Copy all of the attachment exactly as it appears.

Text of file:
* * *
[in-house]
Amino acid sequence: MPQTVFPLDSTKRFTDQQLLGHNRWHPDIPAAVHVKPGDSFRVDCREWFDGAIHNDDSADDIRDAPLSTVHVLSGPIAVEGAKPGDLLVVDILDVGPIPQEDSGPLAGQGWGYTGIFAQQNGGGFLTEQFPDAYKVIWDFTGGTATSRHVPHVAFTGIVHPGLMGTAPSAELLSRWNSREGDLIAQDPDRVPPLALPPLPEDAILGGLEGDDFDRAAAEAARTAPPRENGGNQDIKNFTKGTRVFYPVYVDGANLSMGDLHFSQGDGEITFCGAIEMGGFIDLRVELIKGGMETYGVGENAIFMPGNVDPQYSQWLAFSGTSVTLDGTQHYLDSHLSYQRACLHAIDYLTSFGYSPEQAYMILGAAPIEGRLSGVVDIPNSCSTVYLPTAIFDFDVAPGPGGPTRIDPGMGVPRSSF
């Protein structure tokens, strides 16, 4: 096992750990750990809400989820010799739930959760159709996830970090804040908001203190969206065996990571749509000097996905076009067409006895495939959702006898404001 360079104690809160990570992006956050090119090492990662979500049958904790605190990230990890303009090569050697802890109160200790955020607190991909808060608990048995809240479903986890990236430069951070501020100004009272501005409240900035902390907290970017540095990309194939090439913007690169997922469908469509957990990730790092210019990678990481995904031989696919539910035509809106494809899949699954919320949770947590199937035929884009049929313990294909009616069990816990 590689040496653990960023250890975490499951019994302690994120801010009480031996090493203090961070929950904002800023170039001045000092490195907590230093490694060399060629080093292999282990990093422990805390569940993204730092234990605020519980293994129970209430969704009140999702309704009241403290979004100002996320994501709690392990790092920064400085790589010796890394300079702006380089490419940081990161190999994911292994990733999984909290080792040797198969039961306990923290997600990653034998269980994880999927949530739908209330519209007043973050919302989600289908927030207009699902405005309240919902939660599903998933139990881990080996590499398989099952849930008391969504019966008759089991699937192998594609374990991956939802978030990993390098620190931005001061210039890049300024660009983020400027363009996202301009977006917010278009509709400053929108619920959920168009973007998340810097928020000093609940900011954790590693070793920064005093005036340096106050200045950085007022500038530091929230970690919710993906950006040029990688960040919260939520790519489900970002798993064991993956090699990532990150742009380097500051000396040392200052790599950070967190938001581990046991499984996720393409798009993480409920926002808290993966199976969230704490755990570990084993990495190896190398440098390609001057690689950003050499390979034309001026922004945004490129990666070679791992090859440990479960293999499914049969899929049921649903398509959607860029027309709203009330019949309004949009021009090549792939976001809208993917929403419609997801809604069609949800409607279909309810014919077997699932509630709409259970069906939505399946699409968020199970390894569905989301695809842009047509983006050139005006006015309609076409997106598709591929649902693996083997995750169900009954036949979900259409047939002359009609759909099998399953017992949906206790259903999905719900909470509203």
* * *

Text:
[in-house]
Amino acid sequence: MPQTVFPLDSTKRFTDQQLLGHNRWHPDIPAAVHVKPGDSFRVDCREWFDGAIHNDDSADDIRDAPLSTVHVLSGPIAVEGAKPGDLLVVDILDVGPIPQEDSGPLAGQGWGYTGIFAQQNGGGFLTEQFPDAYKVIWDFTGGTATSRHVPHVAFTGIVHPGLMGTAPSAELLSRWNSREGDLIAQDPDRVPPLALPPLPEDAILGGLEGDDFDRAAAEAARTAPPRENGGNQDIKNFTKGTRVFYPVYVDGANLSMGDLHFSQGDGEITFCGAIEMGGFIDLRVELIKGGMETYGVGENAIFMPGNVDPQYSQWLAFSGTSVTLDGTQHYLDSHLSYQRACLHAIDYLTSFGYSPEQAYMILGAAPIEGRLSGVVDIPNSCSTVYLPTAIFDFDVAPGPGGPTRIDPGMGVPRSSF
């Protein structure tokens, strides 16, 4: 096992750990750990809400989820010799739930959760159709996830970090804040908001203190969206065996990571749509000097996905076009067409006895495939959702006898404001 360079104690809160990570992006956050090119090492990662979500049958904790605190990230990890303009090569050697802890109160200790955020607190991909808060608990048995809240479903986890990236430069951070501020100004009272501005409240900035902390907290970017540095990309194939090439913007690169997922469908469509957990990730790092210019990678990481995904031989696919539910035509809106494809899949699954919320949770947590199937035929884009049929313990294909009616069990816990 590689040496653990960023250890975490499951019994302690994120801010009480031996090493203090961070929950904002800023170039001045000092490195907590230093490694060399060629080093292999282990990093422990805390569940993204730092234990605020519980293994129970209430969704009140999702309704009241403290979004100002996320994501709690392990790092920064400085790589010796890394300079702006380089490419940081990161190999994911292994990733999984909290080792040797198969039961306990923290997600990653034998269980994880999927949530739908209330519209007043973050919302989600289908927030207009699902405005309240919902939660599903998933139990881990080996590499398989099952849930008391969504019966008759089991699937192998594609374990991956939802978030990993390098620190931005001061210039890049300024660009983020400027363009996202301009977006917010278009509709400053929108619920959920168009973007998340810097928020000093609940900011954790590693070793920064005093005036340096106050200045950085007022500038530091929230970690919710993906950006040029990688960040919260939520790519489900970002798993064991993956090699990532990150742009380097500051000396040392200052790599950070967190938001581990046991499984996720393409798009993480409920926002808290993966199976969230704490755990570990084993990495190896190398440098390609001057690689950003050499390979034309001026922004945004490129990666070679791992090859440990479960293999499914049969899929049921649903398509959607860029027309709203009330019949309004949009021009090549792939976001809208993917929403419609997801809604069609949800409607279909309810014919077997699932509630709409259970069906939505399946699409968020199970390894569905989301695809842009047509983006050139005006006015309609076409997106598709591929649902693996083997995750169900009954036949979900259409047939002359009609759909099998399953017992949906206790259903999905719900909470509203």